Serviceability Guidelines for Steel Structures
Author: Ellingwood, Bruce R.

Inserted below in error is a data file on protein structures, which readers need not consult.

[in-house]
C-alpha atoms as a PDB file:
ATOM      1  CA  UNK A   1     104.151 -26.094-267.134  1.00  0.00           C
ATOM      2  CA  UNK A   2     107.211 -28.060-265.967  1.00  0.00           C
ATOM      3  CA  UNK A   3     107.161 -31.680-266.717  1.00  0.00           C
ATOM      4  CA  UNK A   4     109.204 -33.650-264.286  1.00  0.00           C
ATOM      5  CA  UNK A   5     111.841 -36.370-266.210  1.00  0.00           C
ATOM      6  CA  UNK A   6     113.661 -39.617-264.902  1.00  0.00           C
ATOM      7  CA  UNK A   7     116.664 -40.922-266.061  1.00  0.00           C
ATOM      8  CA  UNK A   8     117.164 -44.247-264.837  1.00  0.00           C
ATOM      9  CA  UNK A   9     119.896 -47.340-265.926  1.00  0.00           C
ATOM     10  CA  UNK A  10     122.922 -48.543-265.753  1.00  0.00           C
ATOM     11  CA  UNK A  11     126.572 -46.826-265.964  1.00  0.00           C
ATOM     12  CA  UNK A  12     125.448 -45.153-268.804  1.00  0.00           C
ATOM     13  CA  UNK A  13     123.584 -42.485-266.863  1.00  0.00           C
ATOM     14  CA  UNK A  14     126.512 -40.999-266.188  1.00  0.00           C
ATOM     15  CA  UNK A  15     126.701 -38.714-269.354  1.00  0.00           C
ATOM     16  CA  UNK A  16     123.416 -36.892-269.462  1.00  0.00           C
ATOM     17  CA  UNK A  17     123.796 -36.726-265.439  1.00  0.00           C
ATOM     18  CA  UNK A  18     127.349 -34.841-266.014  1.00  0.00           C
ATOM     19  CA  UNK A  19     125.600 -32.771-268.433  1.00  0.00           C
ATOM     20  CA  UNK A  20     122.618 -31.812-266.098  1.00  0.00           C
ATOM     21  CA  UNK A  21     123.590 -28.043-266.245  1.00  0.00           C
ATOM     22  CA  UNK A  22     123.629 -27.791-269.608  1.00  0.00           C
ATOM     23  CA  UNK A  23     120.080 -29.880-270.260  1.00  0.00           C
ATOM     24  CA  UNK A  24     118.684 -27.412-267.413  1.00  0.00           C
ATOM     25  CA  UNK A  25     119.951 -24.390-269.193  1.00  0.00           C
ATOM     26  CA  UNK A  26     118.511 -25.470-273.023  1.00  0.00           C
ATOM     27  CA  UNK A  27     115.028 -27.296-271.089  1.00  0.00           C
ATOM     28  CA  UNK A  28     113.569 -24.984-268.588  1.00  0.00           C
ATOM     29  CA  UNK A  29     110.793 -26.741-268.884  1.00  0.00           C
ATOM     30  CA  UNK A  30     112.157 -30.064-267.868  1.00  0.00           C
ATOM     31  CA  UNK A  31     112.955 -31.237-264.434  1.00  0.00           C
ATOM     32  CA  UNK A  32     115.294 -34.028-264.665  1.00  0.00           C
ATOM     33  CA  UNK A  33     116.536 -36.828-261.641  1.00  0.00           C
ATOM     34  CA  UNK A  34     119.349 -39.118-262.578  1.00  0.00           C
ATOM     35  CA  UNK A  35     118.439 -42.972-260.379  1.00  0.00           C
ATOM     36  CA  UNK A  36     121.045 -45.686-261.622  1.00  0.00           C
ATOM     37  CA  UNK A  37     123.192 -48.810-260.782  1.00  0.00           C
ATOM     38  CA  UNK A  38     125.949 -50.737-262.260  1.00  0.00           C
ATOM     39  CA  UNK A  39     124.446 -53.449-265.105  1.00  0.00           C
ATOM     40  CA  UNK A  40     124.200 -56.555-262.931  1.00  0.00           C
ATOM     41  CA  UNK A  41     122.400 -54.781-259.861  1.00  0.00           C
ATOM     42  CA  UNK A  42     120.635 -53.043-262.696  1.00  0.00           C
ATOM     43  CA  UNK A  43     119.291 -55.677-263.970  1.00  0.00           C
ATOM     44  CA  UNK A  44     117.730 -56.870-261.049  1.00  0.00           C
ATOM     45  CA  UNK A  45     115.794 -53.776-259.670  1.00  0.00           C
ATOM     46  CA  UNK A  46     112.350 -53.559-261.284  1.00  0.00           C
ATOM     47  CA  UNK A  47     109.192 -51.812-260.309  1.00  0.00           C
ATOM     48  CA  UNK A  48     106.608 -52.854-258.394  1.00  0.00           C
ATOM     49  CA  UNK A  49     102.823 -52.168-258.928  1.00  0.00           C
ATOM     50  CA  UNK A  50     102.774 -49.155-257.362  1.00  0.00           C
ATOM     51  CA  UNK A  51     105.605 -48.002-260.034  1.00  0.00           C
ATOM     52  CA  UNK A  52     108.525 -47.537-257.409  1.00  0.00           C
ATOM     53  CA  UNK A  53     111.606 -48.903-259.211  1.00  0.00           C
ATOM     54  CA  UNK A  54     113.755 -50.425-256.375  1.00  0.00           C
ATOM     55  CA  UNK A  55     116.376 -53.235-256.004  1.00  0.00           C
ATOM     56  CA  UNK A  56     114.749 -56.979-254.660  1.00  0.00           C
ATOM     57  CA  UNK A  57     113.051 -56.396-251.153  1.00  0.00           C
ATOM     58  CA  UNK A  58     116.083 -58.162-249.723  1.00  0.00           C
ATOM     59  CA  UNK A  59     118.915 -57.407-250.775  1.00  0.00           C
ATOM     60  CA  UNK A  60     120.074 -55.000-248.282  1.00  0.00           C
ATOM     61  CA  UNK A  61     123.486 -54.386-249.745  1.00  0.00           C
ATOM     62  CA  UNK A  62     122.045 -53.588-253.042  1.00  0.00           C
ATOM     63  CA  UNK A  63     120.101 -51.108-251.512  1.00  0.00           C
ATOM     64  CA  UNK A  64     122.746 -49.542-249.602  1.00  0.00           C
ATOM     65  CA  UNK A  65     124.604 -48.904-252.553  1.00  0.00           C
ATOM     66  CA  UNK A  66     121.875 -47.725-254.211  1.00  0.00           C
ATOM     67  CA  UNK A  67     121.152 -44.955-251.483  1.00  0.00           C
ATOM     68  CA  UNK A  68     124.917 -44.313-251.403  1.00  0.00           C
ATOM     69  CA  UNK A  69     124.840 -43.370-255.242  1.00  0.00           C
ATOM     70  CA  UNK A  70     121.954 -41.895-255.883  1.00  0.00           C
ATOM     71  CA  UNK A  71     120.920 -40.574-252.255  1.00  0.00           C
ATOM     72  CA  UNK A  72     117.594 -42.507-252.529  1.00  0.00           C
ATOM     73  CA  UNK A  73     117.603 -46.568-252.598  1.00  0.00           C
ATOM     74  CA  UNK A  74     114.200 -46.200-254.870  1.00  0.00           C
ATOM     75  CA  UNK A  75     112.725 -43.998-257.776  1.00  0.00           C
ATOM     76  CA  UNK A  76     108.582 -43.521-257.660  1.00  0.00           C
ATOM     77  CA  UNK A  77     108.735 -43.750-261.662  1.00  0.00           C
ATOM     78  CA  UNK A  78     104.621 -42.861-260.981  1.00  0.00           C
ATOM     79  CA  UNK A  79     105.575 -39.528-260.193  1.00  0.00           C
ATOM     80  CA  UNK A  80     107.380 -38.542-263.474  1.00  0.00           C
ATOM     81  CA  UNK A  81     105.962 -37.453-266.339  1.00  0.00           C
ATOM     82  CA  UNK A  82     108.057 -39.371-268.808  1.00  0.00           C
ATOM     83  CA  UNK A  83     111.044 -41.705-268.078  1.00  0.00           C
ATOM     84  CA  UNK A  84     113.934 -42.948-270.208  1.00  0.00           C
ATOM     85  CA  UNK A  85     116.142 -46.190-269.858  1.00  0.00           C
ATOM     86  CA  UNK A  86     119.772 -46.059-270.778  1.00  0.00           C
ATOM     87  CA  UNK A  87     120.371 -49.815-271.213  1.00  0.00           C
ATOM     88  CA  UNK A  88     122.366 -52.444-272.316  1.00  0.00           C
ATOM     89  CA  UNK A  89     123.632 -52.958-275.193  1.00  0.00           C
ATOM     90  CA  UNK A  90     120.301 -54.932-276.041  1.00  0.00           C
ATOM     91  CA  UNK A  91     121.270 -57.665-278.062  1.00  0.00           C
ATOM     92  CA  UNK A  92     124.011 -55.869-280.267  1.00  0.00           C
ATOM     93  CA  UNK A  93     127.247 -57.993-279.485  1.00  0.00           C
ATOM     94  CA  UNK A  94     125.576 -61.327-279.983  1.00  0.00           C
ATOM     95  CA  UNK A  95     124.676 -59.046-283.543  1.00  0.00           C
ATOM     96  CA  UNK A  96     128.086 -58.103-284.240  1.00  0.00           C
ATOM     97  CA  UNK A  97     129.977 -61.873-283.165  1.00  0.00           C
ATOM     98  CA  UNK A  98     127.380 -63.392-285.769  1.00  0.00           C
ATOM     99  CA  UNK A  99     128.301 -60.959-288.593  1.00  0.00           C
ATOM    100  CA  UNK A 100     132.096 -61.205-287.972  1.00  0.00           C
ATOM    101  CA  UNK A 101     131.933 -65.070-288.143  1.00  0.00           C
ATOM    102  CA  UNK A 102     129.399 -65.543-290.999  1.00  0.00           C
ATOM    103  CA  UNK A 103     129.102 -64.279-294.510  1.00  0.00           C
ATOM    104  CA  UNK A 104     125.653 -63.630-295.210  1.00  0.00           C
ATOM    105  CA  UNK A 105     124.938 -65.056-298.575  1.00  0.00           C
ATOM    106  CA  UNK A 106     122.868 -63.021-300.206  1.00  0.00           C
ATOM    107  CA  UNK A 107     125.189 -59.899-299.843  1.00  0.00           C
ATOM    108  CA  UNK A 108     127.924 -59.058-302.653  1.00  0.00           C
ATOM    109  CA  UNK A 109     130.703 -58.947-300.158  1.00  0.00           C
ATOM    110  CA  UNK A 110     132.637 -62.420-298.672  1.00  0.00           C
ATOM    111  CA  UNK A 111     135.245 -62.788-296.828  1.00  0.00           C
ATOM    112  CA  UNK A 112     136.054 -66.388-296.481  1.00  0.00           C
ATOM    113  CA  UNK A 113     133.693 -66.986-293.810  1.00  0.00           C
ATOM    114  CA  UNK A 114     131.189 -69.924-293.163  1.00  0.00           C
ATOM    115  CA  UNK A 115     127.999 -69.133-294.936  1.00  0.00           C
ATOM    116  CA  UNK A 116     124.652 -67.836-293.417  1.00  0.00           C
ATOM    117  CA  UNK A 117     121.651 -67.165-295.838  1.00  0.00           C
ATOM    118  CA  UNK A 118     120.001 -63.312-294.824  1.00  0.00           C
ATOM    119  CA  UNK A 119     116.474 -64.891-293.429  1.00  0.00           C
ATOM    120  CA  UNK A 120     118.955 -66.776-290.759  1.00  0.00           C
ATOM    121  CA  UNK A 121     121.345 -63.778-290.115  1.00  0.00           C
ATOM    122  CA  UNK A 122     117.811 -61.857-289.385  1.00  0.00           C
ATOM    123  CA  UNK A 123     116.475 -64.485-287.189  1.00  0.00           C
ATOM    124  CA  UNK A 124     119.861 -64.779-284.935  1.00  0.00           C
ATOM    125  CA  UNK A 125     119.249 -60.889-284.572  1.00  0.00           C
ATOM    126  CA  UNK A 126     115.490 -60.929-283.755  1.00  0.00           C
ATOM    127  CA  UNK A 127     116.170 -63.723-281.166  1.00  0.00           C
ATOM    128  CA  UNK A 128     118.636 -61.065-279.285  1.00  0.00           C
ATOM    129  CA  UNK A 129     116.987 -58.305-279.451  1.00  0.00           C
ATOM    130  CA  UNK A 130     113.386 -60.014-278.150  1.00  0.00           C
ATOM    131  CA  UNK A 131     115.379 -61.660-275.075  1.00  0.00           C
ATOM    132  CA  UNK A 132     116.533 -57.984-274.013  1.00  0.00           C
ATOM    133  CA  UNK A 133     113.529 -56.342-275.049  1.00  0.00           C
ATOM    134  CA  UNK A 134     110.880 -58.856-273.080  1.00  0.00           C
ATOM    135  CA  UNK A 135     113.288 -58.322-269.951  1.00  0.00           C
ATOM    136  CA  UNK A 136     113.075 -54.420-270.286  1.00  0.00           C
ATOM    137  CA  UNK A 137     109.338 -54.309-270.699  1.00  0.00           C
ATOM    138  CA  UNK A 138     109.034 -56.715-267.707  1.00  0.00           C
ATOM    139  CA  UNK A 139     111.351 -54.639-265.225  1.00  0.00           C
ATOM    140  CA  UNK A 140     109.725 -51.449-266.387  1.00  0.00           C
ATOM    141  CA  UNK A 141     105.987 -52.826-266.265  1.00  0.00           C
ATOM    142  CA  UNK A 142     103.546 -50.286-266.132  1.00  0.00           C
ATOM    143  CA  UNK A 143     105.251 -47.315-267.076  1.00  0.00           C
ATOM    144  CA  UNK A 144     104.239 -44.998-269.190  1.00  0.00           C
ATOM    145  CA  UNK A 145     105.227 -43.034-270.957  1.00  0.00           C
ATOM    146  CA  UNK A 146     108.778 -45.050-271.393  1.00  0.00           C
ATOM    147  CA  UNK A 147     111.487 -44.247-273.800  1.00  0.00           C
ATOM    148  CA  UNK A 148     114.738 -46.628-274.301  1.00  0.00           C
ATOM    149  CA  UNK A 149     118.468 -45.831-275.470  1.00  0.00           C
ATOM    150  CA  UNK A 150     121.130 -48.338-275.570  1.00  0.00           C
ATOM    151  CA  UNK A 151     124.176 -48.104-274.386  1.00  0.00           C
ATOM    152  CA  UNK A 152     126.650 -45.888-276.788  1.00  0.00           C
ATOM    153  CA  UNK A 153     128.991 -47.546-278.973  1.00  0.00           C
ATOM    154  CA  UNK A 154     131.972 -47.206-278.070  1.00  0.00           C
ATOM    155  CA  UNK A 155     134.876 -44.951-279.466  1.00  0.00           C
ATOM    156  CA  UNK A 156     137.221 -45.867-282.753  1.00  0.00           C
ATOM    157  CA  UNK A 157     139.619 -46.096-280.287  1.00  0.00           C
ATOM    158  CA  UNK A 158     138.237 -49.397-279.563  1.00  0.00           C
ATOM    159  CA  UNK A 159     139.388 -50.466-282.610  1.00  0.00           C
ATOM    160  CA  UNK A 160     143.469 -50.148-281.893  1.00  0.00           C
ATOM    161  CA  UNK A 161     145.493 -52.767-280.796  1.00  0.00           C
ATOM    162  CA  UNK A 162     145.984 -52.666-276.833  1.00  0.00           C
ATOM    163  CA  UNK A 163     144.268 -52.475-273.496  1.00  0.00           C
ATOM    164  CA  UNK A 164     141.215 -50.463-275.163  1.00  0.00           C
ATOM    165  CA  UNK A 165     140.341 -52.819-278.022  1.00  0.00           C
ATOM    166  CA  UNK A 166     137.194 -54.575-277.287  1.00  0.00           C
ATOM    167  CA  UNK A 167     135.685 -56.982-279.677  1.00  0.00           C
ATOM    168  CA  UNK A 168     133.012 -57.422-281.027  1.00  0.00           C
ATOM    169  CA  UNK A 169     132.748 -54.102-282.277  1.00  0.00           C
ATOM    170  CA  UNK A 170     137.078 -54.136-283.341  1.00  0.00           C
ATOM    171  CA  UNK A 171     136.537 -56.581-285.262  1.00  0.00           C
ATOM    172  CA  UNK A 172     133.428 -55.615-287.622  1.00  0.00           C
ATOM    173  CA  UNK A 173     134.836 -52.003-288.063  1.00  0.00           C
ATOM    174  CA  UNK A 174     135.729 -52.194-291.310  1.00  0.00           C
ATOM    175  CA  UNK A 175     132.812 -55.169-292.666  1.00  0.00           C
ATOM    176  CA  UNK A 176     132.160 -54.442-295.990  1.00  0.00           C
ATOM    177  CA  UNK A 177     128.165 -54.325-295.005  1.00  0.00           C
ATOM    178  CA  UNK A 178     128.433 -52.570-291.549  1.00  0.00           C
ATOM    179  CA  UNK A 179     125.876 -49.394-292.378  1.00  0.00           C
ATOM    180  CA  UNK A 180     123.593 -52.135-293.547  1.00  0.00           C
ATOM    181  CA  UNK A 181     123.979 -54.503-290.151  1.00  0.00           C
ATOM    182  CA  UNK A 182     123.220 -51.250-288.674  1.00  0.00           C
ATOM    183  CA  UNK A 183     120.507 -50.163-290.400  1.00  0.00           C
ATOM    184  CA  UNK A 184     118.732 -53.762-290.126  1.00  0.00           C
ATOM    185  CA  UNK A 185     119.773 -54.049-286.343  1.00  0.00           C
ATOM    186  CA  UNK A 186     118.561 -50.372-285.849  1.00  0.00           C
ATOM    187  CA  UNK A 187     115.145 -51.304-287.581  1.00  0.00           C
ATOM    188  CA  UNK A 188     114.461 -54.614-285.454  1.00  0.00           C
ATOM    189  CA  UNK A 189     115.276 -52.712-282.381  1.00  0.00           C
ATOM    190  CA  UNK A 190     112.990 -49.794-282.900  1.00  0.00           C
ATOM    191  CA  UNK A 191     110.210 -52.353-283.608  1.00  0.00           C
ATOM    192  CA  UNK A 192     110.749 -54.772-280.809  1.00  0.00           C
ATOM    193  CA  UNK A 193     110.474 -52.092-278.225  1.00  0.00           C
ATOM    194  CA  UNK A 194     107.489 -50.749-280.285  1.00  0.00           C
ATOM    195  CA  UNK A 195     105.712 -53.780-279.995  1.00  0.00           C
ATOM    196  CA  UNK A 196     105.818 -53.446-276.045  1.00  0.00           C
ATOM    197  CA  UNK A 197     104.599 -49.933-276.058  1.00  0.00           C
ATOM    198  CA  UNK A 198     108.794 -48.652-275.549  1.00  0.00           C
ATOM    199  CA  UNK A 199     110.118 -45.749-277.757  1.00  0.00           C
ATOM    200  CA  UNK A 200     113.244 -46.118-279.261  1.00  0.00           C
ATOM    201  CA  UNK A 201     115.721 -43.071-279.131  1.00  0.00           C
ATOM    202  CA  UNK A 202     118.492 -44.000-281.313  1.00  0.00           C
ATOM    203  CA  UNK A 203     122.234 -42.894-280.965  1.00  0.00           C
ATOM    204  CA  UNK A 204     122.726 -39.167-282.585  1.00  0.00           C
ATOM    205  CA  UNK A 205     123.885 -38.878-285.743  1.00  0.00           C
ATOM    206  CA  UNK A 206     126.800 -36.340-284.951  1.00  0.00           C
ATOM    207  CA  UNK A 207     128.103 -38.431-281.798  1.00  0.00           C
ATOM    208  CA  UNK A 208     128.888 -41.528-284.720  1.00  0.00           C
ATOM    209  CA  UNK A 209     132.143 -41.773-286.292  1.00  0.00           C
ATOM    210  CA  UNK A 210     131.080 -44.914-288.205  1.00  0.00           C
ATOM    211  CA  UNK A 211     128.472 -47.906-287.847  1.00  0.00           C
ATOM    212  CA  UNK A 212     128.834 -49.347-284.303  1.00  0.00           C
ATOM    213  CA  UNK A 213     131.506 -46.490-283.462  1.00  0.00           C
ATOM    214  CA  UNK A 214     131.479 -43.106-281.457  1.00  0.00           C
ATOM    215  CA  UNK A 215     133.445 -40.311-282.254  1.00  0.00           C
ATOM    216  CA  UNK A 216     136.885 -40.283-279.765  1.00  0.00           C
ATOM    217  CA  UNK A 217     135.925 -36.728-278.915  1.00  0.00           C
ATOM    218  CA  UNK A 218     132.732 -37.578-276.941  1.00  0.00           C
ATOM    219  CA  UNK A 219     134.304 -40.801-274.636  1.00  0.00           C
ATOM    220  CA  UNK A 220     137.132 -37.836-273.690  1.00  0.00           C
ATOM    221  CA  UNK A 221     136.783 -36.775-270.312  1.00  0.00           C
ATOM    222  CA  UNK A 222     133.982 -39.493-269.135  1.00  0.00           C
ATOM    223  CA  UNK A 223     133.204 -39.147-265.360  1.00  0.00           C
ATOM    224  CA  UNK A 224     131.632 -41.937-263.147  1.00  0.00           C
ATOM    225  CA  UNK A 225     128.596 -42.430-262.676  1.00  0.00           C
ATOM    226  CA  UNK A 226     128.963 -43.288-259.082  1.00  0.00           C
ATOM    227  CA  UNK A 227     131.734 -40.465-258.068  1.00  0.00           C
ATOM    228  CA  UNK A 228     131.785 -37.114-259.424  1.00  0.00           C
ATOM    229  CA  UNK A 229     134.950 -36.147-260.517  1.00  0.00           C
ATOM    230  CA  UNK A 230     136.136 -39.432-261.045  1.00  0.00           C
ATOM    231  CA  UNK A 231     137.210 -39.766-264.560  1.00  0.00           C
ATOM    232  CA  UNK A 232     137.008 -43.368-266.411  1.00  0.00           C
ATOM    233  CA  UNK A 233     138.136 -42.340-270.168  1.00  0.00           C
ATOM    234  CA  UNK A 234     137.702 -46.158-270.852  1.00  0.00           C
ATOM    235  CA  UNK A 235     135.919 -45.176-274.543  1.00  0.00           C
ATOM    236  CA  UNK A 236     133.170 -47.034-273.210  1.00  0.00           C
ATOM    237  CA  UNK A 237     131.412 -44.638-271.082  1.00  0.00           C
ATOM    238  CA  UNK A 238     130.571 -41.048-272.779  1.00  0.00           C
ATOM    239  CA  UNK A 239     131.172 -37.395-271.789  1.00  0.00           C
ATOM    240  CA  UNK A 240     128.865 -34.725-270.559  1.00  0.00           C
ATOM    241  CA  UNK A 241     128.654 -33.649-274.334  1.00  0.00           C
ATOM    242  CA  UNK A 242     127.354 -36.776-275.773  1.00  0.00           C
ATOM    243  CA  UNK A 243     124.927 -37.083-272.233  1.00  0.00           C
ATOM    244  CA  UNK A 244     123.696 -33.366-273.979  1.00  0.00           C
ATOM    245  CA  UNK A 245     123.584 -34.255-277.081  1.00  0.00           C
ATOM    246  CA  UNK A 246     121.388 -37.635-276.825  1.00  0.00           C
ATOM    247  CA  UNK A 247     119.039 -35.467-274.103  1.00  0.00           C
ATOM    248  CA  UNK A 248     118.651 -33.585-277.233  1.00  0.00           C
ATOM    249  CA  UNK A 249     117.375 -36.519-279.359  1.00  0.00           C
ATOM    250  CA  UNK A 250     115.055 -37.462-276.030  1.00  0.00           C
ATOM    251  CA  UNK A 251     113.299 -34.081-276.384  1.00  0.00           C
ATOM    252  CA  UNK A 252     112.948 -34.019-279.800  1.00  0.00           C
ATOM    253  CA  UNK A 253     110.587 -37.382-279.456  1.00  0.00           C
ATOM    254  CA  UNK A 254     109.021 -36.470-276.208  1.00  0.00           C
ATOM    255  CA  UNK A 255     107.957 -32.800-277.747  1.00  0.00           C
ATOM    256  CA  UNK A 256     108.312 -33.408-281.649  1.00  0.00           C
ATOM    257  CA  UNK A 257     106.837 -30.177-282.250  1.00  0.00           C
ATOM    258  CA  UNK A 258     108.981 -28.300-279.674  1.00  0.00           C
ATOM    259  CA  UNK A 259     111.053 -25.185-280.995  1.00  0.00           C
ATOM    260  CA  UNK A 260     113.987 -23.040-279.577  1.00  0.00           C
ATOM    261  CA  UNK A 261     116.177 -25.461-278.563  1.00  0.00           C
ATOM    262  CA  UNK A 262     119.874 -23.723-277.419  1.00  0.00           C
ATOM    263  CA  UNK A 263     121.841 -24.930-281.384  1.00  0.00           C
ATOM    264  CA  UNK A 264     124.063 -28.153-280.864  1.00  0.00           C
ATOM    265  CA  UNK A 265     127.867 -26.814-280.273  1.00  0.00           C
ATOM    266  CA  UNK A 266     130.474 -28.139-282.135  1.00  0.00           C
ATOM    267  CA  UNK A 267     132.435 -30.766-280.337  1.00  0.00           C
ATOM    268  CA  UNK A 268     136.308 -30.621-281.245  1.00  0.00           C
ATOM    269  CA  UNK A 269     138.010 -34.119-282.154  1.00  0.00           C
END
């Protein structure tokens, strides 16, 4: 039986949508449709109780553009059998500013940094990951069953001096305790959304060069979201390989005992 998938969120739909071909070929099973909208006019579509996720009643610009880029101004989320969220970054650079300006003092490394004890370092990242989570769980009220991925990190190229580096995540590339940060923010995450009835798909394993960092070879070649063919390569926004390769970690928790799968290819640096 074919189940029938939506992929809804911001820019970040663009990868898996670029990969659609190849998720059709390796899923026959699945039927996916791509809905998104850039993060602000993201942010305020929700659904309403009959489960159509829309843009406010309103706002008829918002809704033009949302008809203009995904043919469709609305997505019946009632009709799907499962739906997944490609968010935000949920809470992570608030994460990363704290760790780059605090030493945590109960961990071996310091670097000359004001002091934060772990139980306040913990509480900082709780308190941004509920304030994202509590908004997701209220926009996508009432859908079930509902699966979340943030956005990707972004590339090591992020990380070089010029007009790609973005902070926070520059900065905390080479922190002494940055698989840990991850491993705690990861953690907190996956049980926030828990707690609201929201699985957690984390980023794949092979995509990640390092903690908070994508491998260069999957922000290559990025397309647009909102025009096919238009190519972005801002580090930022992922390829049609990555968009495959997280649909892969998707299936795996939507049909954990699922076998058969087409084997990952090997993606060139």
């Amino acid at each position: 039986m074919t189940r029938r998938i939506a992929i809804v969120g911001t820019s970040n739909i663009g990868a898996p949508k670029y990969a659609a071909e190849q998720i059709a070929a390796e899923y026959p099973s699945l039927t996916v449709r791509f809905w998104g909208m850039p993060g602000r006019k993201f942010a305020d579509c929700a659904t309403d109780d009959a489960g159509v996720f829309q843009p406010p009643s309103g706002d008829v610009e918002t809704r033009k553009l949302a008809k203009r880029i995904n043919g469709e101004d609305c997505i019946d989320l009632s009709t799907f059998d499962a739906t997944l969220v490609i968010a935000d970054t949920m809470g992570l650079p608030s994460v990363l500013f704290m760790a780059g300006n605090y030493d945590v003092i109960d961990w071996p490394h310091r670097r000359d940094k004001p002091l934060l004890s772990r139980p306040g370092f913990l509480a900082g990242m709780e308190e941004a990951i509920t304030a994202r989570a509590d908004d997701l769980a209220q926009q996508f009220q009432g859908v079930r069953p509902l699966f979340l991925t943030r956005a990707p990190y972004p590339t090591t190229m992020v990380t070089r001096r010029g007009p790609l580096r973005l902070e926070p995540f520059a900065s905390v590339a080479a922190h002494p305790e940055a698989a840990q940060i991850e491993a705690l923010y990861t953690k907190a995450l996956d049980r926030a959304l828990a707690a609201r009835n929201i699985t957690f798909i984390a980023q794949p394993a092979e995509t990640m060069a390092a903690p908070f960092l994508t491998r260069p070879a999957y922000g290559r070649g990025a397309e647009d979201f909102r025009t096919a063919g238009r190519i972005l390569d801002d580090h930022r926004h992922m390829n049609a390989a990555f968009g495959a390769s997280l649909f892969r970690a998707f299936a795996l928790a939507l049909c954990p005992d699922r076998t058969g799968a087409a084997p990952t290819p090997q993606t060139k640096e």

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Serviceability limit states are conditions in which the functions of a building are disrupted because of local minor damage to or deterioration of building components or because of occupant discomfort.1,8,17 Many serviceability limit-states are the result of excessive structural deformations or motions. Current codes and standards used in steel design deal with the complex problems of serviceability limit-states with simple rules.18 Some of these rules have remained essentially unchanged for over a century. For the most part, they require only a check of deflections of the floor or frame under service load conditions. Thus, approach to serviceability presumes that a broad spectrum of building structure performance issues can be dealt with simply by means of static deflection checks. A closer look at serviceability issues is warranted by trends in modern construction.1 Changing architectural and building-use requirements, improvements in structural analysis and design made possible by the widespread use of computers, the use of lighter and less rigid cladding, uncoupling of nonstructural elements from the structural frame, the increasing use of high-strength steel leading to longer spans and bay sizes; all have resulted in building structural systems that are less stiff and massive. Such systems may deflect or vibrate excessively at service-load levels.